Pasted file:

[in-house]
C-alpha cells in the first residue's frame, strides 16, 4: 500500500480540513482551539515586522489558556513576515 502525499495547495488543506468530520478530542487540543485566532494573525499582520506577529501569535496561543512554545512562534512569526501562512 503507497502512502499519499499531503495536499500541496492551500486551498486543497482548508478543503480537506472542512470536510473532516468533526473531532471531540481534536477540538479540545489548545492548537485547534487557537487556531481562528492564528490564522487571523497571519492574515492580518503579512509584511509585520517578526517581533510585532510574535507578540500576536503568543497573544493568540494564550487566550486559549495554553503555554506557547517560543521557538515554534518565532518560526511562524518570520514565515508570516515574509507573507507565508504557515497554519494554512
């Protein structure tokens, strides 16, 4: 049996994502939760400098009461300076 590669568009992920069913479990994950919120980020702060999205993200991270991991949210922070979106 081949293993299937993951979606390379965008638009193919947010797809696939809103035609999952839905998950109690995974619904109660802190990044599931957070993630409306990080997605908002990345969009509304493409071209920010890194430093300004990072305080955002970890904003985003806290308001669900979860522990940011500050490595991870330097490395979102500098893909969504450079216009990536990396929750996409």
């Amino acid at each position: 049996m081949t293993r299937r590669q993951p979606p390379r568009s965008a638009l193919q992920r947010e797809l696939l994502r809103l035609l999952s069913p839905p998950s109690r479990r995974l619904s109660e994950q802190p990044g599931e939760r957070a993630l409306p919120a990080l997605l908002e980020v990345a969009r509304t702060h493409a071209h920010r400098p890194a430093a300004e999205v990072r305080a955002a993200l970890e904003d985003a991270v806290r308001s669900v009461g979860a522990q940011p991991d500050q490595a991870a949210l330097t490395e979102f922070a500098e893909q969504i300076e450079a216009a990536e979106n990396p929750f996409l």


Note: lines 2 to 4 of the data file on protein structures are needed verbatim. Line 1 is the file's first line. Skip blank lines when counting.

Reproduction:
C-alpha cells in the first residue's frame, strides 16, 4: 500500500480540513482551539515586522489558556513576515 502525499495547495488543506468530520478530542487540543485566532494573525499582520506577529501569535496561543512554545512562534512569526501562512 503507497502512502499519499499531503495536499500541496492551500486551498486543497482548508478543503480537506472542512470536510473532516468533526473531532471531540481534536477540538479540545489548545492548537485547534487557537487556531481562528492564528490564522487571523497571519492574515492580518503579512509584511509585520517578526517581533510585532510574535507578540500576536503568543497573544493568540494564550487566550486559549495554553503555554506557547517560543521557538515554534518565532518560526511562524518570520514565515508570516515574509507573507507565508504557515497554519494554512
């Protein structure tokens, strides 16, 4: 049996994502939760400098009461300076 590669568009992920069913479990994950919120980020702060999205993200991270991991949210922070979106 081949293993299937993951979606390379965008638009193919947010797809696939809103035609999952839905998950109690995974619904109660802190990044599931957070993630409306990080997605908002990345969009509304493409071209920010890194430093300004990072305080955002970890904003985003806290308001669900979860522990940011500050490595991870330097490395979102500098893909969504450079216009990536990396929750996409």
């Amino acid at each position: 049996m081949t293993r299937r590669q993951p979606p390379r568009s965008a638009l193919q992920r947010e797809l696939l994502r809103l035609l999952s069913p839905p998950s109690r479990r995974l619904s109660e994950q802190p990044g599931e939760r957070a993630l409306p919120a990080l997605l908002e980020v990345a969009r509304t702060h493409a071209h920010r400098p890194a430093a300004e999205v990072r305080a955002a993200l970890e904003d985003a991270v806290r308001s669900v009461g979860a522990q940011p991991d500050q490595a991870a949210l330097t490395e979102f922070a500098e893909q969504i300076e450079a216009a990536e979106n990396p929750f996409l």